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Robert Griffin, Paul O’Sullivan & Rachael Whitworth, P.O.V. Robert Griffin, Paul O’Sullivan & Rachael Whitworth, P.O.V.
photo John Waddell
Have you ever been in a theatre foyer after a show and noticed large parts of the audience articulating the verbal language of pleasure whilst everything else in the body language is saying disappointment? At the post-performance discussion of Rachael Whitworth’s work-in-progress, P.O.V. there seemed to be an inversion of this going on. The work was of a very high standard—complete at times—but what I found intriguing was the disparity between experience and expression in the audience. The strange thing about the post-performance discussions was that no-one really said how they felt about the performance.

The studio showings of P.O.V. at The King Street Arts Centre affected us all profoundly and yet on both nights after the performance the invited audience was struggling to verbalise its obvious pleasure. Both the audience and the artists found themselves awash in a banal Q & A session that undermined the spirit and energy created by this fine work. Questions from the partisan audience expressed great interest in the narrative and technical anecdotes about the dancemaking process but missed the effect on those present which had been expressed so well on both evenings in rapturous applause. It wasn’t simply a case of stroking your mates’ egos, we had been moved by something powerful and tangible which resided very clearly within the movement material—it was reproduced perfectly at the second showing.

So where did the material come from? The 3 dancers (Rachael Whitworth, Robert Griffin and Paul O’Sullivan) made movement phrases and videoed them. Over a couple of weeks Sue Peacock, Sally Richardson and Rachael Whitworth then made a selection from the material and worked through their interpretation of particular phrases to produce 3 different pieces. Only the dancers knew that all 3 were coincidently utilising the same phrases. Although the evening was constructed as 3 discrete pieces, even on the first viewing I read 3 clear chapters of one story, as if a subterranean narrative had been set deeply in the bodies of the dancers.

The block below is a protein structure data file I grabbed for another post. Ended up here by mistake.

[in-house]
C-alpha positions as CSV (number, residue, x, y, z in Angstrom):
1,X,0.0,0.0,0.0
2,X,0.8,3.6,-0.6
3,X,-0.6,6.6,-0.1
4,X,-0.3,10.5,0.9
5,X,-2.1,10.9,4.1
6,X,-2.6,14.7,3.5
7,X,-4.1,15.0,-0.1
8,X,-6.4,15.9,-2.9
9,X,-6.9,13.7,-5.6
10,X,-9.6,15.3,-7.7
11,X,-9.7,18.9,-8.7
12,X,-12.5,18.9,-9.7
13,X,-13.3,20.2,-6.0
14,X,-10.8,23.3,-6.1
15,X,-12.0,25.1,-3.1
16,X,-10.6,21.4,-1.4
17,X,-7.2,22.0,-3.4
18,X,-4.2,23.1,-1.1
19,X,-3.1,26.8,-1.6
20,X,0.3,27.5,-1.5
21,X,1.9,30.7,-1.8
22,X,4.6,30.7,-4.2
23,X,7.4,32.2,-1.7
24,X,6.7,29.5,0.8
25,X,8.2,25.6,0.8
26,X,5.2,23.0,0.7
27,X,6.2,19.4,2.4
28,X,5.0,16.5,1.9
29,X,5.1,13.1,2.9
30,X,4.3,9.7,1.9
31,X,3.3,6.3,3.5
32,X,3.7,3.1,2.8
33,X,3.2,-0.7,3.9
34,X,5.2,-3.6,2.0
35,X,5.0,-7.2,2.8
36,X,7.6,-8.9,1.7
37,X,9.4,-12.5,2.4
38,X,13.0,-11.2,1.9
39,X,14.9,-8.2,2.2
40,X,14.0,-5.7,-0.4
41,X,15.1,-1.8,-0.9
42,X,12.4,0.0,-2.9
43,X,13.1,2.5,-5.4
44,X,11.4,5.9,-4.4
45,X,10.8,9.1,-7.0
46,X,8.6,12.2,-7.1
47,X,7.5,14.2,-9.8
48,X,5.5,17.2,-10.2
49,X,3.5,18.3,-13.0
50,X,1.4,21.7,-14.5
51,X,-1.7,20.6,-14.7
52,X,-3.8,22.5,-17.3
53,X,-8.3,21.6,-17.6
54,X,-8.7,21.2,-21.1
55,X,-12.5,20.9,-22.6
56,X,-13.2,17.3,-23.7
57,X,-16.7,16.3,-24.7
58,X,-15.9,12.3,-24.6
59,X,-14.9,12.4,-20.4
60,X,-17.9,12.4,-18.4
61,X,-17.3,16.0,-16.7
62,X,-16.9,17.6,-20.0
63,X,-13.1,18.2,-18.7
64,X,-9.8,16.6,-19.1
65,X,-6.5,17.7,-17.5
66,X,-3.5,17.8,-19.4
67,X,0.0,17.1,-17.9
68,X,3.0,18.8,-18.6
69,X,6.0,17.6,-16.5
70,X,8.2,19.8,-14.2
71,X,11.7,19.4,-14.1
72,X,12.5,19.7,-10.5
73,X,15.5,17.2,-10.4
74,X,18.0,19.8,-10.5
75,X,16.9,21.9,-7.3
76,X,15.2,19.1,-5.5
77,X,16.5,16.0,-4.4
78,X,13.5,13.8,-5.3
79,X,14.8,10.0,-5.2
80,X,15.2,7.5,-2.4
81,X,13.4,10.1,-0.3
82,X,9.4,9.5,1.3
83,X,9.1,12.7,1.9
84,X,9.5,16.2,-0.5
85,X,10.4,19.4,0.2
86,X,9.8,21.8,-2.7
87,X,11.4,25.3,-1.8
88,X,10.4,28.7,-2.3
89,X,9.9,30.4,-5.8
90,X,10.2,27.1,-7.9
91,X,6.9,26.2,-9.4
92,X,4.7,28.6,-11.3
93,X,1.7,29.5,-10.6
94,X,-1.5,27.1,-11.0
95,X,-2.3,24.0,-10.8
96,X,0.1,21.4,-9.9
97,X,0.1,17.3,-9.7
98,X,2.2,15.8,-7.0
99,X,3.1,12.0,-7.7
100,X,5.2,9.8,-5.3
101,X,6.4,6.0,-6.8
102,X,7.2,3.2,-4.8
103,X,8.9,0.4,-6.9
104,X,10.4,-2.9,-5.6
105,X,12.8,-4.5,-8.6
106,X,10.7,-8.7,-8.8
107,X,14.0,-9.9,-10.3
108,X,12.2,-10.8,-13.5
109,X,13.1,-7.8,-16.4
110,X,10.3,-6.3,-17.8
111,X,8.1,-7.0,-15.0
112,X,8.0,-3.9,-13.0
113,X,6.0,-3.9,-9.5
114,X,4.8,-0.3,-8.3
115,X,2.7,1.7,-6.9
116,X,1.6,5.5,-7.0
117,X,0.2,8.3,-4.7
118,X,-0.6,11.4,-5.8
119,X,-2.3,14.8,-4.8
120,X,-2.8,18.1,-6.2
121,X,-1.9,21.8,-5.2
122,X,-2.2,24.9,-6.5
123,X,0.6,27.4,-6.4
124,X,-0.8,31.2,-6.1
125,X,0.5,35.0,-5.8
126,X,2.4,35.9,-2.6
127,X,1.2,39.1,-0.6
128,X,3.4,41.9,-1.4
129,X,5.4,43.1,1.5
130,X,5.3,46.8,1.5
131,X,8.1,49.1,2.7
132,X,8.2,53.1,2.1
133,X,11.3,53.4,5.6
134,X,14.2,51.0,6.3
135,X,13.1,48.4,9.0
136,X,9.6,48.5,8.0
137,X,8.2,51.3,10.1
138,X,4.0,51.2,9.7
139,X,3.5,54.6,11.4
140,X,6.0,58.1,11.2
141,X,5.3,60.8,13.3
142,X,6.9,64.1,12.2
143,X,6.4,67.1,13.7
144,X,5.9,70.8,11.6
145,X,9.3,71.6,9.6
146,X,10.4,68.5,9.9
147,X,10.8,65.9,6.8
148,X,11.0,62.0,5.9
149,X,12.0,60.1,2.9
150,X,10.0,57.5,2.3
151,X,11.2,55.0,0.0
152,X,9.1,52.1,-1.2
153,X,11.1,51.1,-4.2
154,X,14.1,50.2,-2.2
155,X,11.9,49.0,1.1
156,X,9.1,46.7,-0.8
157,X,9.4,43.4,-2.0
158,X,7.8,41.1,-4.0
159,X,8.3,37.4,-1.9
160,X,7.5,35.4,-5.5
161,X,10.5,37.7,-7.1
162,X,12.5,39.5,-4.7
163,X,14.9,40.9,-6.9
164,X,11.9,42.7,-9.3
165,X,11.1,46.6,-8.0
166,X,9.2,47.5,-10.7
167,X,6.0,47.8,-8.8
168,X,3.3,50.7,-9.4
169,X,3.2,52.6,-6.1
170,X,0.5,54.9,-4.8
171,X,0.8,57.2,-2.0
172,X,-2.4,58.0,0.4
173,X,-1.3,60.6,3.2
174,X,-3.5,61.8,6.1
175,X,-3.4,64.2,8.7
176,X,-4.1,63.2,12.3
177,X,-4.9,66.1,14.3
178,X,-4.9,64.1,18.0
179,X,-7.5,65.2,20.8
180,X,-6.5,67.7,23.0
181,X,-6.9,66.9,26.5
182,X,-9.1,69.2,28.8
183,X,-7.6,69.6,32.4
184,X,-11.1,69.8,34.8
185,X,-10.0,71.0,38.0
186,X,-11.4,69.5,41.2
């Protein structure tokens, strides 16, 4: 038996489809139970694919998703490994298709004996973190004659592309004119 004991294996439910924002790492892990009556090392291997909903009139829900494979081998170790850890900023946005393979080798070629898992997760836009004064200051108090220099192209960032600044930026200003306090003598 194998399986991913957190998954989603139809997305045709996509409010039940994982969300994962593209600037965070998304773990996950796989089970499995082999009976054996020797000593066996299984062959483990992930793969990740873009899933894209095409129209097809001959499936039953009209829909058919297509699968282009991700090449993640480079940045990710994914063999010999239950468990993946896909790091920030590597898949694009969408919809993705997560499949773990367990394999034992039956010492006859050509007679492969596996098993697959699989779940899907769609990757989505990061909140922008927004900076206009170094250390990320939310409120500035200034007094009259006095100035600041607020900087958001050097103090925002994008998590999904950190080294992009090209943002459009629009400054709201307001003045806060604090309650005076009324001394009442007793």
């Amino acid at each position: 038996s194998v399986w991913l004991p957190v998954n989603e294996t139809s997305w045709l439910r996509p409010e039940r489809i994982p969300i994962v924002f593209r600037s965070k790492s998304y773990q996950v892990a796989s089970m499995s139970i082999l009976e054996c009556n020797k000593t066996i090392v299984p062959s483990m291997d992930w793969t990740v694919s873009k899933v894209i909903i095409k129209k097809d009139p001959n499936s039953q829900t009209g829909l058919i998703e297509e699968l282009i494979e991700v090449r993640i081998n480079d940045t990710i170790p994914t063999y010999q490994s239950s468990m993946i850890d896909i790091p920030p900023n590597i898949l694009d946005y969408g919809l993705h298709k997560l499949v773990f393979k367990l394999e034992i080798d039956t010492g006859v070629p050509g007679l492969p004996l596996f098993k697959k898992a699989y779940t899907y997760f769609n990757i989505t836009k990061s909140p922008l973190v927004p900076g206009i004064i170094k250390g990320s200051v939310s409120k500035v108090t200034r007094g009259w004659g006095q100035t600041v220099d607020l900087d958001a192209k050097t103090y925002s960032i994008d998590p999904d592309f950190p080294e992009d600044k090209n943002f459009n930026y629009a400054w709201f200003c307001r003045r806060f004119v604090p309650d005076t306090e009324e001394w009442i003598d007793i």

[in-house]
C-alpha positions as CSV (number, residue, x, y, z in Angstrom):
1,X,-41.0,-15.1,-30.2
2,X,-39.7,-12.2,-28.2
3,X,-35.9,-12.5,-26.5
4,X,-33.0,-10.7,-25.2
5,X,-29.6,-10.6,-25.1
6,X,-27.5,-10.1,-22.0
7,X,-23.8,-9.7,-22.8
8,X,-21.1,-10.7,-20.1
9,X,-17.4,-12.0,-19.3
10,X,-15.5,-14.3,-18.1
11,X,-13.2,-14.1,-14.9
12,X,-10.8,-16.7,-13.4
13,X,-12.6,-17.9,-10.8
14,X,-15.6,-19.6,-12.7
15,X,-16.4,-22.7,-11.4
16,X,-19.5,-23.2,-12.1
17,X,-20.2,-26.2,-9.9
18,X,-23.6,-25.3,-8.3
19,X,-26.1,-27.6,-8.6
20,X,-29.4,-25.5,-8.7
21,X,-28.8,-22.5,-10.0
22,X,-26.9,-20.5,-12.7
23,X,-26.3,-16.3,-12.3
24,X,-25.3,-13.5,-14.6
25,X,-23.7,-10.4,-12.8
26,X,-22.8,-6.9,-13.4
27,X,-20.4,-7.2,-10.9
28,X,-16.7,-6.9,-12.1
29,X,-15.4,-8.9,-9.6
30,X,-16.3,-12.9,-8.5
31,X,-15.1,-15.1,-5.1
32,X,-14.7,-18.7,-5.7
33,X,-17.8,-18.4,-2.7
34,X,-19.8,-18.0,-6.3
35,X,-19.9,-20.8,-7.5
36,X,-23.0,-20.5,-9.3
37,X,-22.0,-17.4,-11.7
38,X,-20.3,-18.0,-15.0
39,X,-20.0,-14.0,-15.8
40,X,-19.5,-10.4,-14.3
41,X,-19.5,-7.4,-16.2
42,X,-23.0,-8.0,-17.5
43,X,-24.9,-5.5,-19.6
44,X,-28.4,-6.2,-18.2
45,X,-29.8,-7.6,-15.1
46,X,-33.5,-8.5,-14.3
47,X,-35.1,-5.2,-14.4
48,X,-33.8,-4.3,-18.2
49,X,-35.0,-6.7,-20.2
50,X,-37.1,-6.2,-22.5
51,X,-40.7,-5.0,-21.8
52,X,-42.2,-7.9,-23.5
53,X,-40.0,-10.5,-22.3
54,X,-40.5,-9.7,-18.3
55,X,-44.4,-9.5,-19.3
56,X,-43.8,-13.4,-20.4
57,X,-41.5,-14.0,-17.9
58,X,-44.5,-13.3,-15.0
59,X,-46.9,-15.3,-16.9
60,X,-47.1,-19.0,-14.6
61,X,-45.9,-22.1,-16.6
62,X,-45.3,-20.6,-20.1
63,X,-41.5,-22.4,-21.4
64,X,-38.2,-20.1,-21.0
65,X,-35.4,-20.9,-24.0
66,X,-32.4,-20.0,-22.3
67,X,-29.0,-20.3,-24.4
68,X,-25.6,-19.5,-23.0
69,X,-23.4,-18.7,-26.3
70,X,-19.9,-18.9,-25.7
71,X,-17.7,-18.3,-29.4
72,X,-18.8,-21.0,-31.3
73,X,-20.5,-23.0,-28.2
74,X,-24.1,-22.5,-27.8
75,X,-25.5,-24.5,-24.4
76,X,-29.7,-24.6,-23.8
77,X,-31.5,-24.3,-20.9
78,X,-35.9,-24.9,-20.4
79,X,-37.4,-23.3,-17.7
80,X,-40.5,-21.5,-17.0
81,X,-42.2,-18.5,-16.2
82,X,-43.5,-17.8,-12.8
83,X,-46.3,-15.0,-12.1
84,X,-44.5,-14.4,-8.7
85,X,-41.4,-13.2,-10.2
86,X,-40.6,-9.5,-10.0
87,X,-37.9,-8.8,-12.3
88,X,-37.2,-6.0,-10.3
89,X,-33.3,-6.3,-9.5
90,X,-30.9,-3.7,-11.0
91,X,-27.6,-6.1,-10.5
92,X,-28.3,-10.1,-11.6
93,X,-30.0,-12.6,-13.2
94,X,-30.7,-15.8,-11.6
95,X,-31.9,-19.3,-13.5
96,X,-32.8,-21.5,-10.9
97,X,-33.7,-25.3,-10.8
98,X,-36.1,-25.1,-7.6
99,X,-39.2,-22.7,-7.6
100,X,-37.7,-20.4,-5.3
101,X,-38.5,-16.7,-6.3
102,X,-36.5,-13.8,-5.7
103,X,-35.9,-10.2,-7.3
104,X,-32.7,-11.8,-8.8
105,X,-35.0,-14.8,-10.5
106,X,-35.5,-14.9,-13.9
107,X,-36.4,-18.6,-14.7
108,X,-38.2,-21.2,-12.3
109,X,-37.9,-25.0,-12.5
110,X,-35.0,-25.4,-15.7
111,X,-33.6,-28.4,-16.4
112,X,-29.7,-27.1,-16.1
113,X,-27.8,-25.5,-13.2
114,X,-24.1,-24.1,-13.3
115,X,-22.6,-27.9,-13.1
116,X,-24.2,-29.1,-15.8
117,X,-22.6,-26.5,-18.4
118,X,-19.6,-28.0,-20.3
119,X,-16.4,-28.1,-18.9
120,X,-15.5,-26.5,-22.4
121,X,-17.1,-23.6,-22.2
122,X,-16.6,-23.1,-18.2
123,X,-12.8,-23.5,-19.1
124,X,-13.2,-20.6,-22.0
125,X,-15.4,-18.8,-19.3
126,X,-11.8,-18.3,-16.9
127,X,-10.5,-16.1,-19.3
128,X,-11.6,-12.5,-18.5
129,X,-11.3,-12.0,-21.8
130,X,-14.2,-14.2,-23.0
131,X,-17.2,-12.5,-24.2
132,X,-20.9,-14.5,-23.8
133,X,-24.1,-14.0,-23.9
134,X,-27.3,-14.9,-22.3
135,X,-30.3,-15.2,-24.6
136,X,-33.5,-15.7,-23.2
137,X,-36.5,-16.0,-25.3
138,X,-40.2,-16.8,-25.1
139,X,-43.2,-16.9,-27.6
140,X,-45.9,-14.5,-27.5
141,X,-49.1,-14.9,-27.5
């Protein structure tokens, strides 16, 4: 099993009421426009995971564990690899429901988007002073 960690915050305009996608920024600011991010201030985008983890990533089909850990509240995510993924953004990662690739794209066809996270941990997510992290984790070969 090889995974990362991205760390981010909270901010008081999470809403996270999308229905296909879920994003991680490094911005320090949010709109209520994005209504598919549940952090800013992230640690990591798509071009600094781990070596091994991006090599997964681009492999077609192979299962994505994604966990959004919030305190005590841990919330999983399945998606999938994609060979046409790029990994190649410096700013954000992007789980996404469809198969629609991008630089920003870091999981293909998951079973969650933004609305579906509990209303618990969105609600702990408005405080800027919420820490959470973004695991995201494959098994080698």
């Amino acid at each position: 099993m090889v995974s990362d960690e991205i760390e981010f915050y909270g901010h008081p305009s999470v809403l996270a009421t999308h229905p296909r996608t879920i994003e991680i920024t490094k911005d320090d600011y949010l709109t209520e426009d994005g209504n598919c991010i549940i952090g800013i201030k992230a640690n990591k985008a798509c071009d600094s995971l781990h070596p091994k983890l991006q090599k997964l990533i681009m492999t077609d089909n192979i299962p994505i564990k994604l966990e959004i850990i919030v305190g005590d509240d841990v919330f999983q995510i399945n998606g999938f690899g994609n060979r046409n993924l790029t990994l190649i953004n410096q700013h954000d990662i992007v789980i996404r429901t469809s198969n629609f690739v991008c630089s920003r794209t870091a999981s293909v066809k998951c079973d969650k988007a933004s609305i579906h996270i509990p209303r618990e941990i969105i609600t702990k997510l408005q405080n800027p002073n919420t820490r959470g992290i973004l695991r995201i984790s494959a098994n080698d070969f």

P.O.V. was a rare dancerly view, an insight into something beyond the eyes and, paradoxically, involving the whole body (dance training is no guarantee of engagement with the corporeal) and a dramaturgical awareness rarely expressed through a dancer’s eyes where the norm is vacancy. But it wasn’t just that the dancers were facially articulate, they moved their bodies in a way that went beyond skill and training and into an exciting realm of meaning.
The dancers reported that theatre-director Sally Richardson had raised their consciousness—the putative notion of “pure movement” displaced or augmented by emotive and psychological imperatives. This led to a discussion about the merits and deficiencies inherent in dancer and actor training. For there was much talk in the post-performance forums about the different ways in which dance and theatre are approached. It’s an odd (Platonic) thing in Western cultures that the 2 processes have been separated which probably has some connection to the mind-body split in the audience reactions described above.

The visible influence of a theatre-director on Rachael Whitworth’s version (part one) was very interesting because although there was no overtly dramatic material, the dancers related to each other with uncharacteristic intimacy. Their bodies, and most importantly their eyes, were engaged with one another at a level that gave trios and duets a spirit and beauty that was never blemished by anachronistic or inappropriate displays of agility (even though the dancers ‘flew’ around each other at times).

The structure of the first section shared similar imperatives to Contact Improvisation, refusing a theatrical ‘front’ and showing dancers in 360° space. I find it rare for choreographed bodily contact to express anything more profound or interesting than another part of the dancer’s technique but in part one of P.O.V. intimate moments and small gestures were seen and often flourished into larger full-bodied and aerial expressions of sensitivity and fragility.

There were many magic theatrical moments over the evening and the influence of the 2 experienced directors on Rachael Whitworth’s intelligent approach to the material made her choreography exciting and the dancing extremely engaging. I like seeing performance without the trimmings and I think it’s a measure of this group’s achievement that their collaboration produced such engaging work without sophisticated production values. So my heart sank a little when Rachael Whitworth suggested that a new phase would be entered into to produce the work into a “presentable” format. P.O.V. went beyond the normal expectations of a development project and its components were more than adequate to move and provoke an audience. It will be a challenging task to retain the powerful performer relations created in the studio when the piece moves into a theatre. What a Faustian arrangement artists have with their funders and what a shame that the logic of developing ideas is to solely make a commodity. In the case of P.O.V. I was entirely satisfied by developments so far but with Sally Richardson and Sue Peacock aboard, this team could probably take their work to even greater heights.

P.O.V. a work-in-progress, concept by Rachael Whitworth, collaboration with Sue Peacock, Sally Richardson, Paul O’Sullivan & Robert Griffin, King St. Arts Centre, Perth, July 17 - 18

RealTime issue #33 Oct-Nov 1999 pg. 11

© Tony Osborne; for permission to reproduce apply to [email protected]

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